RNA was prepared from linearized cDNA encoding the rat α3,β2 and β4 nAChR subunits (provided by Dr. J. Patrick, Baylor College of Medicine, Houston, TX) and transcribed using a mMESSAGE mMACHINE™ high yield capped RNA transcription kit. Xenopus laevis were anesthetized with oocytes surgically removed and placed in OR2 buffer (82 mM NaCl, 2 mM KCl, 1 mM MgCl2 and 5 mM HEPES at pH 7.4) with 3 mg/ml collagenase (Sigma) for 1–2 hrs at room temperature then stored in ND96 buffer (96 mM NaCl, 2 mM KCl, 1.8 mM CaCl2, 1 mM MgCl2 and 5 mM HEPES at pH 7.4) supplemented with 50 mg/l gentamycin and 5 mM pyruvic acid. Oocytes were injected with 5 ng of cRNA and kept at 18°C in ND96 buffer for 2–5 days before recording.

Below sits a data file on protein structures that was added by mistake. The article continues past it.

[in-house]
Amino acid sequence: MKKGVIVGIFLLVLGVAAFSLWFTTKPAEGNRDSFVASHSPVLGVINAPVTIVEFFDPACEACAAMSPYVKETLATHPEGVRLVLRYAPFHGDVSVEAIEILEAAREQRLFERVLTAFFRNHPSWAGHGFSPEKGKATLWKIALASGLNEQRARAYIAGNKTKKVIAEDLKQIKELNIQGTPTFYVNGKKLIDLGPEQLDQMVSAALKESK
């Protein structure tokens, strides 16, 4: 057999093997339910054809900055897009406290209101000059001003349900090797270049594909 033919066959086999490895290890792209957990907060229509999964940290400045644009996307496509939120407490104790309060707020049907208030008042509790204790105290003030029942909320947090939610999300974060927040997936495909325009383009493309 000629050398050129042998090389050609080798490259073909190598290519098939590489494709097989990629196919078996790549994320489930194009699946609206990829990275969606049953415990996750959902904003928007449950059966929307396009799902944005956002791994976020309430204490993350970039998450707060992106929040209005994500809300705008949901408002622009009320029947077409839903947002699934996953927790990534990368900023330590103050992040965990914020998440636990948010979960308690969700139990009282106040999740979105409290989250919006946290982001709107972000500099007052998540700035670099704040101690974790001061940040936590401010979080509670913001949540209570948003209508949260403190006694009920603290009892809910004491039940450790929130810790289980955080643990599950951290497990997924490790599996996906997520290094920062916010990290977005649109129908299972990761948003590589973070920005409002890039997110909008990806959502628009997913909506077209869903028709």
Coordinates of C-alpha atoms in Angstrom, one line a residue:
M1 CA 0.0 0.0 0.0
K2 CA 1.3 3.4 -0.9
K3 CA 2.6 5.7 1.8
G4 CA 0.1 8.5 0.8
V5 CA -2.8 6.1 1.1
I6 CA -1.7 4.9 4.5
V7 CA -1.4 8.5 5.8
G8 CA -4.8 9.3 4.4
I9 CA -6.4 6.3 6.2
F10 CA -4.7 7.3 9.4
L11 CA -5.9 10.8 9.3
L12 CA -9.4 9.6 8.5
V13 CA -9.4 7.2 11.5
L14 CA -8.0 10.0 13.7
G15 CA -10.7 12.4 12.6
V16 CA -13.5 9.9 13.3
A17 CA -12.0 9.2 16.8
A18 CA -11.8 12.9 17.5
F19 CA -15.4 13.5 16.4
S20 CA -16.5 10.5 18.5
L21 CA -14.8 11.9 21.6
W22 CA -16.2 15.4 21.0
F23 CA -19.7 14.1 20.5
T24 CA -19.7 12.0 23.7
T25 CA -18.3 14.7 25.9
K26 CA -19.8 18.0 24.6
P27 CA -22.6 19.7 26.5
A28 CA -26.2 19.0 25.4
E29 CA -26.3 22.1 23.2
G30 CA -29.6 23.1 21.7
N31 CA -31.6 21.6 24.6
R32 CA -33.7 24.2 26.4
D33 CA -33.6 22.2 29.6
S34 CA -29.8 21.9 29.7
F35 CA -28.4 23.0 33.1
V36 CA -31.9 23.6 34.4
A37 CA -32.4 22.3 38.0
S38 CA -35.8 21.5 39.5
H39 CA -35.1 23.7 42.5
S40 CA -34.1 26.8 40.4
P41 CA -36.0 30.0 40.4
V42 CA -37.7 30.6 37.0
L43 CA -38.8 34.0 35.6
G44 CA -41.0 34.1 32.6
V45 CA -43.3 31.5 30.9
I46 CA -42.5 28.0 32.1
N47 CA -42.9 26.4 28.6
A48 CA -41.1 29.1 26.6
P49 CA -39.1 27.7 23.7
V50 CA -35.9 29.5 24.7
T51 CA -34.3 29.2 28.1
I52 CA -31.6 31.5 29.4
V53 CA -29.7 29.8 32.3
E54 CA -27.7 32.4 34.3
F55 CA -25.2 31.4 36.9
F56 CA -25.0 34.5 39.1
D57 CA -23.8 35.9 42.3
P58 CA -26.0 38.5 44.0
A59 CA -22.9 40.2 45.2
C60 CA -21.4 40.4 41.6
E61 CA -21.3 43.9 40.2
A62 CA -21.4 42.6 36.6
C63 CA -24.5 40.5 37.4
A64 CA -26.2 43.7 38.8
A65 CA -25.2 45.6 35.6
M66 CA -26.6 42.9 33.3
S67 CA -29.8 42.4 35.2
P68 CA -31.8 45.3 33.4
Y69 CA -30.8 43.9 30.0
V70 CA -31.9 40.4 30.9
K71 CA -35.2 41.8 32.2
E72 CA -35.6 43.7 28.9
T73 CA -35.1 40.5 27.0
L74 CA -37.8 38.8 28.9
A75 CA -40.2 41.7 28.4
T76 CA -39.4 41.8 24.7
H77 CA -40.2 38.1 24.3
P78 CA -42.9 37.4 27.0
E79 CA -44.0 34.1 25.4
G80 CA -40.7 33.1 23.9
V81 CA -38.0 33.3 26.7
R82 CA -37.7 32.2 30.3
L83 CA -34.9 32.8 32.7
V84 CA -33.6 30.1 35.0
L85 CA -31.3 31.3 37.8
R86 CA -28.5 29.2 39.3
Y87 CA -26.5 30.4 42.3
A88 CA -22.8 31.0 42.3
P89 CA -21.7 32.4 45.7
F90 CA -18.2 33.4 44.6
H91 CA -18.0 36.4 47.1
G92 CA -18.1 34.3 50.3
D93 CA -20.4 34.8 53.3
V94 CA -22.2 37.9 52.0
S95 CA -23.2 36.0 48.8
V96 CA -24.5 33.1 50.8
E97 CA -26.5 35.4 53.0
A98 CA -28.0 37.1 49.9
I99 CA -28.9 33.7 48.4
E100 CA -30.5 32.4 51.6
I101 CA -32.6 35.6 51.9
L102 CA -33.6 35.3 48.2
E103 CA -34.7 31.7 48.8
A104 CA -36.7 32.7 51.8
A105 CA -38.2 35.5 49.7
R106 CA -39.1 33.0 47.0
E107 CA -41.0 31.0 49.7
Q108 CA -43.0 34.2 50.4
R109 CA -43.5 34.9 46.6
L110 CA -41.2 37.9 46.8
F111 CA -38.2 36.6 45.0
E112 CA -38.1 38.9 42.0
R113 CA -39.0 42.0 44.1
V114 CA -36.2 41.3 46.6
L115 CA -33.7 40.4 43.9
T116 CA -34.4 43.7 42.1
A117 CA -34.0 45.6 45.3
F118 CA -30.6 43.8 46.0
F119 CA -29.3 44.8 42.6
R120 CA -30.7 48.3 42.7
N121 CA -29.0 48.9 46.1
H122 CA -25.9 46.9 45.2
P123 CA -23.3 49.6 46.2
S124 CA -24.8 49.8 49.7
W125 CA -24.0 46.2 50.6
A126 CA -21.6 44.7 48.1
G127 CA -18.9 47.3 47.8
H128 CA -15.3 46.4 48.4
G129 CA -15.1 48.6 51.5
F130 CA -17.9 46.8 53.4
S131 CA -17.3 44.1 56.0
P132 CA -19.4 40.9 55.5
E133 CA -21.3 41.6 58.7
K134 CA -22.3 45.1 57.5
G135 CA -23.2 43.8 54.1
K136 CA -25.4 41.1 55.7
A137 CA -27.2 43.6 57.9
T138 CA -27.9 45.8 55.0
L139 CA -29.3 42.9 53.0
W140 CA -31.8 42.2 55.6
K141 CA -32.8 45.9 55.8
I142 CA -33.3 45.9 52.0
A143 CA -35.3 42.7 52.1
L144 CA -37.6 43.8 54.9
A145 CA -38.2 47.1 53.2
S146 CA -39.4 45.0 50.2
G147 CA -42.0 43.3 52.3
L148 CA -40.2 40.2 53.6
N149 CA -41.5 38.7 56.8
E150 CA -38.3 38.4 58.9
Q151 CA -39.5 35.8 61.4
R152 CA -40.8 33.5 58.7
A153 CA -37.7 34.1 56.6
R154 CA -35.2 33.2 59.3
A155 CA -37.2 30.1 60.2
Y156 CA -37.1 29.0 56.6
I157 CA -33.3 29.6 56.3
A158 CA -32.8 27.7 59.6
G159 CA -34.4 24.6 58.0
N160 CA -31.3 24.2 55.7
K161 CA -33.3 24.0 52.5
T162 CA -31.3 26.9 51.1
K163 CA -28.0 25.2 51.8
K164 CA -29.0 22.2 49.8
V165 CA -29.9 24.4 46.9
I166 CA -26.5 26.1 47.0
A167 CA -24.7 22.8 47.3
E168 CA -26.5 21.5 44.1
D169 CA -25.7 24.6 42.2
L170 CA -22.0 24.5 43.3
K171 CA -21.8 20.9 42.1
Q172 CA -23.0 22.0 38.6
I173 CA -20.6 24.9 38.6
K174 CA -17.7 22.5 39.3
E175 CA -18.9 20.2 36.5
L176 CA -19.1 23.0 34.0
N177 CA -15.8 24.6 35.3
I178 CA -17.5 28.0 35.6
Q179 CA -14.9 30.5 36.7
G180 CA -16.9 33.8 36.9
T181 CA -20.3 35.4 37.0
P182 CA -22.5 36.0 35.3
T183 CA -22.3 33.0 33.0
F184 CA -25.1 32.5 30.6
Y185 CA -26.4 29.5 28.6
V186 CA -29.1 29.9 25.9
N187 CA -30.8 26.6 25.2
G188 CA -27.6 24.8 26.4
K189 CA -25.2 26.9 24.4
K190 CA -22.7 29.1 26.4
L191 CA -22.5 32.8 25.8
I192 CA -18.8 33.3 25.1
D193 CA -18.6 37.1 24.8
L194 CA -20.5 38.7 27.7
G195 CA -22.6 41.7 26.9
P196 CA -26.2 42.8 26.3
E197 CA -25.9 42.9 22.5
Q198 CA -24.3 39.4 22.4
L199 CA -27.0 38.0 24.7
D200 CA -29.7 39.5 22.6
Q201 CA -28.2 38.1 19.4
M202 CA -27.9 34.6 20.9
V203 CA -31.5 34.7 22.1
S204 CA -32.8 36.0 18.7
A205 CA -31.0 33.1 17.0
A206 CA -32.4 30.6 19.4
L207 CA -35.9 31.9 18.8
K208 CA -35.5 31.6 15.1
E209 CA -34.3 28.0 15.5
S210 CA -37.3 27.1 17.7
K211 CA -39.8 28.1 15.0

Membrane currents were recorded from Xenopus oocytes using the two electrode (virtual ground circuit) voltage clamp technique with an automated workstation with eight channels in parallel, and an on-line analysis (OpusXpress™ 6000A workstation, Molecular Devices, Union City, CA). Both the voltage recording and current injecting electrodes were pulled from borosilicate glass (GC150T-15; Harvard Apparatus, Edenbridge, UK) and filled with 3 M KCl with resistances between 0.2 – 1.5 MΩ. All recordings were conducted at room temperature (20 – 23°C) using a bath solution of ND96 as described above. During recordings, the oocytes were perfused continuously at a rate of 1.5 ml/min. Acetylcholine (100 μM) was applied for 2 s at 5 ml/min with 10 min washout periods between successive applications with 5 min incubations of the BuIA analogues. Cells were voltage clamped at a holding potential of -80 mV. Data were sampled at 500 Hz and low pass filtered at 200 Hz. Peak current amplitude was measured before and after the incubation of BuIA analogues, using the empirical Hill equation to calculate the IC50 and Hill coefficient (nH) of the concentration-response curves. The data were fitted by a non-linear least squares algorithm (SPSS inc. Chicago, IL) with pooled data represented as mean ± SEM.